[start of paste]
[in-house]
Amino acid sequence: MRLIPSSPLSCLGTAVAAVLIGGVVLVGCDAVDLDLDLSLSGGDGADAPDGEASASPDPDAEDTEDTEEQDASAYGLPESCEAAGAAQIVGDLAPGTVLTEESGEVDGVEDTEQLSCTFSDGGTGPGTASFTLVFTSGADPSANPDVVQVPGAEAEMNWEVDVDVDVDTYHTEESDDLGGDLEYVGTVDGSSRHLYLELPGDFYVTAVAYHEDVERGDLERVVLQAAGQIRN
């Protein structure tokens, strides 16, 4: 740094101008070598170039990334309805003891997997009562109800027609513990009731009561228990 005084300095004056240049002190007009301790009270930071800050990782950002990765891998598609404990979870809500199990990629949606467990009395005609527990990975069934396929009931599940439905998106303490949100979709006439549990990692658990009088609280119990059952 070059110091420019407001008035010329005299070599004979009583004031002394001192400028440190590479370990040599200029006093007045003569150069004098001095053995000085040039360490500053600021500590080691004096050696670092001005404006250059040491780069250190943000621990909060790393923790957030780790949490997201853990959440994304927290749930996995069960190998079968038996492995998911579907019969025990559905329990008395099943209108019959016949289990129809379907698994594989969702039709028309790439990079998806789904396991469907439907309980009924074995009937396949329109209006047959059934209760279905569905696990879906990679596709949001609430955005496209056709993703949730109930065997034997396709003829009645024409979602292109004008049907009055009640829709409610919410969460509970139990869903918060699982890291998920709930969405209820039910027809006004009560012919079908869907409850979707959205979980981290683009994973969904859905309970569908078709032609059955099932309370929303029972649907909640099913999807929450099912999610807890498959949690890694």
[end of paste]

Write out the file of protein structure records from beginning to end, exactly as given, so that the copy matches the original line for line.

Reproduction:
[in-house]
Amino acid sequence: MRLIPSSPLSCLGTAVAAVLIGGVVLVGCDAVDLDLDLSLSGGDGADAPDGEASASPDPDAEDTEDTEEQDASAYGLPESCEAAGAAQIVGDLAPGTVLTEESGEVDGVEDTEQLSCTFSDGGTGPGTASFTLVFTSGADPSANPDVVQVPGAEAEMNWEVDVDVDVDTYHTEESDDLGGDLEYVGTVDGSSRHLYLELPGDFYVTAVAYHEDVERGDLERVVLQAAGQIRN
């Protein structure tokens, strides 16, 4: 740094101008070598170039990334309805003891997997009562109800027609513990009731009561228990 005084300095004056240049002190007009301790009270930071800050990782950002990765891998598609404990979870809500199990990629949606467990009395005609527990990975069934396929009931599940439905998106303490949100979709006439549990990692658990009088609280119990059952 070059110091420019407001008035010329005299070599004979009583004031002394001192400028440190590479370990040599200029006093007045003569150069004098001095053995000085040039360490500053600021500590080691004096050696670092001005404006250059040491780069250190943000621990909060790393923790957030780790949490997201853990959440994304927290749930996995069960190998079968038996492995998911579907019969025990559905329990008395099943209108019959016949289990129809379907698994594989969702039709028309790439990079998806789904396991469907439907309980009924074995009937396949329109209006047959059934209760279905569905696990879906990679596709949001609430955005496209056709993703949730109930065997034997396709003829009645024409979602292109004008049907009055009640829709409610919410969460509970139990869903918060699982890291998920709930969405209820039910027809006004009560012919079908869907409850979707959205979980981290683009994973969904859905309970569908078709032609059955099932309370929303029972649907909640099913999807929450099912999610807890498959949690890694």